Behind the scenes

During the week, I was pleased to be given a quick tour of the Grand Theatre Stage whilst preparation for the first round of Don Giovanni dress rehearsals were underway. Being able to witness the stage production team in action was an exciting way to see the organisation that goes behind every performance – whether an audience is there or not! I also managed to catch half an hour of the rehearsal whilst seated in the theatre’s upper circle. Even though I am not a practised opera goer this was a very impressionable experience – not only did I find myself in a beautiful setting but there was a palpable sense of excitement from the cast, orchestra and production team about the coming launch of this opera.

My next steps

On my last day I caught up with Lesley to go over what I had done throughout the week. I was happy to see that she approved of the questions I had worked on with the Fellows and felt encouraged to confirm objectives for the tasks I had been given. It was extremely helpful to clarify everything that had been achieved so far and subsequently a time frame was proposed for my ongoing project work. Ultimately, by the end of the week it dawned on me that I would seriously like to consider a project-based job role within an arts organisation. I aim to continue studying and working in an industry that I am both interested in and keen to promote, and I enjoy a self-directed style of work that, through organisation and intuition, you can see your developments come together to reach an end goal.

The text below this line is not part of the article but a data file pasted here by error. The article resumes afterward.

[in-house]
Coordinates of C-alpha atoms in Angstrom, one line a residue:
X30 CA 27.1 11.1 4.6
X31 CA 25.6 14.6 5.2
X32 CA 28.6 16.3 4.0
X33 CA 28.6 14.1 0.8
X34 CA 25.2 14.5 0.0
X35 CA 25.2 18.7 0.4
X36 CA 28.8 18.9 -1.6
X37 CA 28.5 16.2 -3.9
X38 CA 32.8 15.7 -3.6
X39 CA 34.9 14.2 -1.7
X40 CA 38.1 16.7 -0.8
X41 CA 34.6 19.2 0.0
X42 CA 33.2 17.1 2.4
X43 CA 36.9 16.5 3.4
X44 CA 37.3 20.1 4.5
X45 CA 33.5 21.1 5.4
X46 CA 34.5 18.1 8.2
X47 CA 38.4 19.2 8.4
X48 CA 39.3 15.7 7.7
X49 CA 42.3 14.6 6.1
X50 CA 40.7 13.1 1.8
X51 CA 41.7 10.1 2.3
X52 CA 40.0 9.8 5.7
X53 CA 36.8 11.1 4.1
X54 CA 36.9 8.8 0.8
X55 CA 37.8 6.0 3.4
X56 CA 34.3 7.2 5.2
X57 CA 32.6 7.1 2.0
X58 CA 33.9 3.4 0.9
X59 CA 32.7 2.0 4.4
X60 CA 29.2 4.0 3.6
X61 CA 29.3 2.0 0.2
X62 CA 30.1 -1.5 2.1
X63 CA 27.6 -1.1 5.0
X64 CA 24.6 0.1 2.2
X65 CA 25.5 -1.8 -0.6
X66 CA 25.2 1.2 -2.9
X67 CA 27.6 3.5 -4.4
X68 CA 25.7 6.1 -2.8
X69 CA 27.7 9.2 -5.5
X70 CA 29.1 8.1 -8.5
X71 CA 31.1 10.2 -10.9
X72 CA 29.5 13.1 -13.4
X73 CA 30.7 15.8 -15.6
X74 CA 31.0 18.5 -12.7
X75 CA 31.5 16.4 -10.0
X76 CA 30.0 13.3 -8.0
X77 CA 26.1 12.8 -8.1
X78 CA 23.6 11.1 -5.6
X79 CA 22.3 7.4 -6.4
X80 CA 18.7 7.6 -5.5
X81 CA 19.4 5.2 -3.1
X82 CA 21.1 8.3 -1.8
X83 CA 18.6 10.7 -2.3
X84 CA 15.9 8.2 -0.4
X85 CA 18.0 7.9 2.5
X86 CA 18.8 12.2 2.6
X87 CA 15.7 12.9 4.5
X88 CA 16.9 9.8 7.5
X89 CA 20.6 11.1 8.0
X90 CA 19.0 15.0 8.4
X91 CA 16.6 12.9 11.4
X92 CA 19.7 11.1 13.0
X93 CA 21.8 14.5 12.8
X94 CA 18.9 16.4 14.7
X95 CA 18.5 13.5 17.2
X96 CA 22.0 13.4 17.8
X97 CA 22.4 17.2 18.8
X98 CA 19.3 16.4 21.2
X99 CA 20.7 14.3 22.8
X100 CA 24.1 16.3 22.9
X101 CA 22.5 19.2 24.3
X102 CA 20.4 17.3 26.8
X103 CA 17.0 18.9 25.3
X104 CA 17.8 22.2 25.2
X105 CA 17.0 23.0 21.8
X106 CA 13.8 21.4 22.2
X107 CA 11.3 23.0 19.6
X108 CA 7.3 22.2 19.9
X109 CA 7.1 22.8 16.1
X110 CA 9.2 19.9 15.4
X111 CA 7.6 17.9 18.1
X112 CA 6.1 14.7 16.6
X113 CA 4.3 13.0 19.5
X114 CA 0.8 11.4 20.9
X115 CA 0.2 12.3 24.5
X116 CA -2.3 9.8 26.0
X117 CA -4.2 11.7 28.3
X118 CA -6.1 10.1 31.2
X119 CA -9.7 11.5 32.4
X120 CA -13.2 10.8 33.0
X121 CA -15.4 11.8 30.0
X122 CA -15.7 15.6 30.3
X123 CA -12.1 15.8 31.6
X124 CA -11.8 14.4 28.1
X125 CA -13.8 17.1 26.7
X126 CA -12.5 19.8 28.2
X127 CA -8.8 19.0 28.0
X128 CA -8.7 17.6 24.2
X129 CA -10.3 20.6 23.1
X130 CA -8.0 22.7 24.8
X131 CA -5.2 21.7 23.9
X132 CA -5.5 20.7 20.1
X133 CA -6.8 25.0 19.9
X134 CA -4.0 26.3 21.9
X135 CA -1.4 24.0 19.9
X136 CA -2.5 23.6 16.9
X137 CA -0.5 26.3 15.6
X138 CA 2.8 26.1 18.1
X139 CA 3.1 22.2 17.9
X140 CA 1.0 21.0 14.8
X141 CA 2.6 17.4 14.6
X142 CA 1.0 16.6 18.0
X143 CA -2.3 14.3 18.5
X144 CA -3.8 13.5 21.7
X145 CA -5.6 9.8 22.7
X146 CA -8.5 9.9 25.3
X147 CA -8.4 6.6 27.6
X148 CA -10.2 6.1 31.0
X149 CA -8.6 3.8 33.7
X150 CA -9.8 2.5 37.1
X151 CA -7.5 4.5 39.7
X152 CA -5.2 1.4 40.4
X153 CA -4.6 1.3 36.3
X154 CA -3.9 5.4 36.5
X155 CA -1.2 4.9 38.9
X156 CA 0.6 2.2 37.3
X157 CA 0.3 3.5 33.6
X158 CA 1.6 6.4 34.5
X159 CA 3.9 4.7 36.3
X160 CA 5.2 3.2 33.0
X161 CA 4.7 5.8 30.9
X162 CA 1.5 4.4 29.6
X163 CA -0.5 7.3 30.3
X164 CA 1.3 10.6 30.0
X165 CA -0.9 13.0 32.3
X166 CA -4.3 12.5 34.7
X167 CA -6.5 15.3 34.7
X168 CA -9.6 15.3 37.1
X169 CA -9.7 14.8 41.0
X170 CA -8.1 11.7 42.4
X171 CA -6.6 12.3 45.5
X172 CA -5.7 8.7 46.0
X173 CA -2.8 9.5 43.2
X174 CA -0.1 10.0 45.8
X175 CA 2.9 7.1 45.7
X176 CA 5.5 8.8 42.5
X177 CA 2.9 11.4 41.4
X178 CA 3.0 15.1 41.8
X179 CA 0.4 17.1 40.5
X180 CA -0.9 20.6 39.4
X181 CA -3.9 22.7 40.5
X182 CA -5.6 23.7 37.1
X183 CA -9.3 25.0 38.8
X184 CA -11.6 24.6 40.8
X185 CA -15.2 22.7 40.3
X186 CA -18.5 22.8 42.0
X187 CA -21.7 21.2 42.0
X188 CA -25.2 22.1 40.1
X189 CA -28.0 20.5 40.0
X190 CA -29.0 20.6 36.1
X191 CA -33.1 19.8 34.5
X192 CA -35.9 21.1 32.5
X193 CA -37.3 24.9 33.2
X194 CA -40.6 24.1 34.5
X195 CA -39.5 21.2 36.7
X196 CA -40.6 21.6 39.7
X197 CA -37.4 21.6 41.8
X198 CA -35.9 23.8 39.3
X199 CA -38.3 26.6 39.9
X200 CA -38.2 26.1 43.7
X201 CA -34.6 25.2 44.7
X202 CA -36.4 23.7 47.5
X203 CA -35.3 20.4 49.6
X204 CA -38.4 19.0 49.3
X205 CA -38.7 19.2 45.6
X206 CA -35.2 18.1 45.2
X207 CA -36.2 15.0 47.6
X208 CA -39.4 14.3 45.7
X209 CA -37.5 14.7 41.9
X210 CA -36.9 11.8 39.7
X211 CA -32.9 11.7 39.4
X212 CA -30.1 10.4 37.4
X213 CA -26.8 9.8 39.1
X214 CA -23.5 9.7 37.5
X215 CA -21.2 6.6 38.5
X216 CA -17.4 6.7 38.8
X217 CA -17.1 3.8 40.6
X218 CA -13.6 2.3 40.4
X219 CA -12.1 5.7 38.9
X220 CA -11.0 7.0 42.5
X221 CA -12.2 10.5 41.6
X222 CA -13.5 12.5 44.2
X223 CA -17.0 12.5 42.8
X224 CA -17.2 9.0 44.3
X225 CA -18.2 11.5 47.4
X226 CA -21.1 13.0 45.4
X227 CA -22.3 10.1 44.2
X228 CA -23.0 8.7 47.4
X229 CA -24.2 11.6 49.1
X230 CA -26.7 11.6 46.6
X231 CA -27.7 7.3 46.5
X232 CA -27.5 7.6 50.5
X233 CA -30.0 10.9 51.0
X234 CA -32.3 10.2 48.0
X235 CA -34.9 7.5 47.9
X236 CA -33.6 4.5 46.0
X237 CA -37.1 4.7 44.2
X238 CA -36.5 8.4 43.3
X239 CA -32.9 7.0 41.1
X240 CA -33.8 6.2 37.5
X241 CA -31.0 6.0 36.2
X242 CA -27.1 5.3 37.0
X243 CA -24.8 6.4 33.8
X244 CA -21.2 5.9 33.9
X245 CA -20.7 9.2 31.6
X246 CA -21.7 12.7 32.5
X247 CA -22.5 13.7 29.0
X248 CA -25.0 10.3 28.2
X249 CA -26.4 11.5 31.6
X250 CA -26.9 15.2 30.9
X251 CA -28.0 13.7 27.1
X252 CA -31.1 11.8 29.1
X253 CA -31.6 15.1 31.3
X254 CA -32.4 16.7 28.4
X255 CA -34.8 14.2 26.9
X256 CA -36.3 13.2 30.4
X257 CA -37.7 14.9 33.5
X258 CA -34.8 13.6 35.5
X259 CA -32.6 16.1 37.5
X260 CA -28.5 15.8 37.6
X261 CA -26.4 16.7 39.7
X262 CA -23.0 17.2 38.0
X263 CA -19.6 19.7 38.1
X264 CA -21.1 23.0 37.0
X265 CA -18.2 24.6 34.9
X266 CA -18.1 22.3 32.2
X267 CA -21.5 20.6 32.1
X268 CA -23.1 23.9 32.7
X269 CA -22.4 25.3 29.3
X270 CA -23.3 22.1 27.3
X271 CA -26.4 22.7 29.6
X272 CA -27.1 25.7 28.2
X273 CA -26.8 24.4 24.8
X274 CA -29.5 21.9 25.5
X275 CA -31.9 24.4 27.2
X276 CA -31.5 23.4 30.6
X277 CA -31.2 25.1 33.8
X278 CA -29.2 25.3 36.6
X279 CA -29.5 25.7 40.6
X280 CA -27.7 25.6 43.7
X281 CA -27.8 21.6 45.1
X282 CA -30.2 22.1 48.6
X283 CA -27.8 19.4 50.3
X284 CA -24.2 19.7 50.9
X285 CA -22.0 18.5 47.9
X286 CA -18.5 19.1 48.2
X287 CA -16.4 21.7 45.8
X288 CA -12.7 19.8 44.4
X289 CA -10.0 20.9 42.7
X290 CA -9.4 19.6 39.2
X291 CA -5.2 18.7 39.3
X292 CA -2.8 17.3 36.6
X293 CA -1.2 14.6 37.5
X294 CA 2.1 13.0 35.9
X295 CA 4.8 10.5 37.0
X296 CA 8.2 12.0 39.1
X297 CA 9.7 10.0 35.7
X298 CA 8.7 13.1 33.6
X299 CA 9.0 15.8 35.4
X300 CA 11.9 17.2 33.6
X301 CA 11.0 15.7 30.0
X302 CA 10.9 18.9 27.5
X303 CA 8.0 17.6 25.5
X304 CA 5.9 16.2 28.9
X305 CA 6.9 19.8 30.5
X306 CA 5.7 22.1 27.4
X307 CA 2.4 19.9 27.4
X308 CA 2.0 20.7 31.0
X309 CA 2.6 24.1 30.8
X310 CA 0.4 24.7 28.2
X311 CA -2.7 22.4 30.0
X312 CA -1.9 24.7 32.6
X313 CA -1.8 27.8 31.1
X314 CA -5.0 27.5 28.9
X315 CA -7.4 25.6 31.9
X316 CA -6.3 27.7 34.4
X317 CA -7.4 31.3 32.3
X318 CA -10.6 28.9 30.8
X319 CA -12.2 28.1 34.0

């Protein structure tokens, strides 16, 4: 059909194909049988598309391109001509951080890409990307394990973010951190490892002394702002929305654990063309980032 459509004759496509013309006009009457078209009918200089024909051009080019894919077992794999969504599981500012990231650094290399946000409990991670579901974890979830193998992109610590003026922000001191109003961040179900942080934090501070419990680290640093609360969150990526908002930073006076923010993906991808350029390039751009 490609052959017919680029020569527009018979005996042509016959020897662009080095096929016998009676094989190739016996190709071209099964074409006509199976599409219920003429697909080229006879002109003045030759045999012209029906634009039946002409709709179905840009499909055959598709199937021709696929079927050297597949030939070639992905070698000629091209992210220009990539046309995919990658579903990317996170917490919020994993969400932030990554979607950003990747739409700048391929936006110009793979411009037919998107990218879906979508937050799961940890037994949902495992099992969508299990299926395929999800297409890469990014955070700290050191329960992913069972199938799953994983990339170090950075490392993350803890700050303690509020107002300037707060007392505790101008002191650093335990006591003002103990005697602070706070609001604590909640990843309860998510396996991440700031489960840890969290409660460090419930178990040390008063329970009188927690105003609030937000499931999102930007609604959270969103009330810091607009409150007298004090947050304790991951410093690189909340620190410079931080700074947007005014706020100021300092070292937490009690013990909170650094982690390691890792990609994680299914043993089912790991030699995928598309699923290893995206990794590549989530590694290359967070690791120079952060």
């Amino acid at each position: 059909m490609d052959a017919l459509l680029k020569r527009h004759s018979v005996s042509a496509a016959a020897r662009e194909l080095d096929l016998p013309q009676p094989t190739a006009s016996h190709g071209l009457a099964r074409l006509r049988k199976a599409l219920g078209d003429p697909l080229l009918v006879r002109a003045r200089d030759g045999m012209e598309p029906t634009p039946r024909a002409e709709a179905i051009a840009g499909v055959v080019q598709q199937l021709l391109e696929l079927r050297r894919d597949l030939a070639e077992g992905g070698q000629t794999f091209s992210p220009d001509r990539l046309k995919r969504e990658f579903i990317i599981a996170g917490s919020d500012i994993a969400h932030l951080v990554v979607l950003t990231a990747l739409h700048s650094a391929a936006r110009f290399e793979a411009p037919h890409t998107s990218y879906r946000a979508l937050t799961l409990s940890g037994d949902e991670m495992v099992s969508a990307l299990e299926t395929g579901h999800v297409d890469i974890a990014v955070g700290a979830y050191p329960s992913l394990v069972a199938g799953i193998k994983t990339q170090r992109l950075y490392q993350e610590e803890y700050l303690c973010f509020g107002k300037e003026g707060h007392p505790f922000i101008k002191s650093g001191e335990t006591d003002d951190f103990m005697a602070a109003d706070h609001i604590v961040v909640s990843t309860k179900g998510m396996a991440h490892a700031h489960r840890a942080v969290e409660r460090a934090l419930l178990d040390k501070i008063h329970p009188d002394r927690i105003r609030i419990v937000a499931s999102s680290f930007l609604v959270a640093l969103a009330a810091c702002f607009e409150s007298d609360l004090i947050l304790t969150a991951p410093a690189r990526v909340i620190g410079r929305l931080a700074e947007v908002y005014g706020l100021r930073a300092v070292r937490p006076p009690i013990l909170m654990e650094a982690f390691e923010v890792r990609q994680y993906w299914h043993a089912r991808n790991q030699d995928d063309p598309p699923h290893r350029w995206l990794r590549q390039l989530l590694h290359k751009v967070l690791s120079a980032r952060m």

Top tips for future placement students

Say yes to everything

A lot can be said for having a positive attitude. If you go into a work environment with a preconceived notion that you will say yes to any task, no matter how small or a bit tedious, you will benefit from it. You will find that you pick up on things; from office etiquette to networking strategies. Everything becomes easier when you routinely say yes and are recognised for doing so!

Ask questions

Don’t be afraid to ask questions if you are unsure. Whether you don’t know who the best person to contact is or you don’t know how to complete a task e.g. creating an Outlook appointment. Nobody expects you to know these things straight away and no one will mind if you ask them politely for a bit of help. It beats doing things wrong because someone will potentially have to spend more time resolving that than the time it would take to answer any of your questions.

Be interested

It makes sense to take an interest in your work. By thoroughly engaging in your role – reading up on relevant policy, cultural events, or news – you will naturally have a head start on your tasks. You are also more likely to be emotionally involved, which I find always tends to produce better outcomes. By making the effort to be actively interested in your work, and its surrounding areas, you won’t spend hours wishing the time away!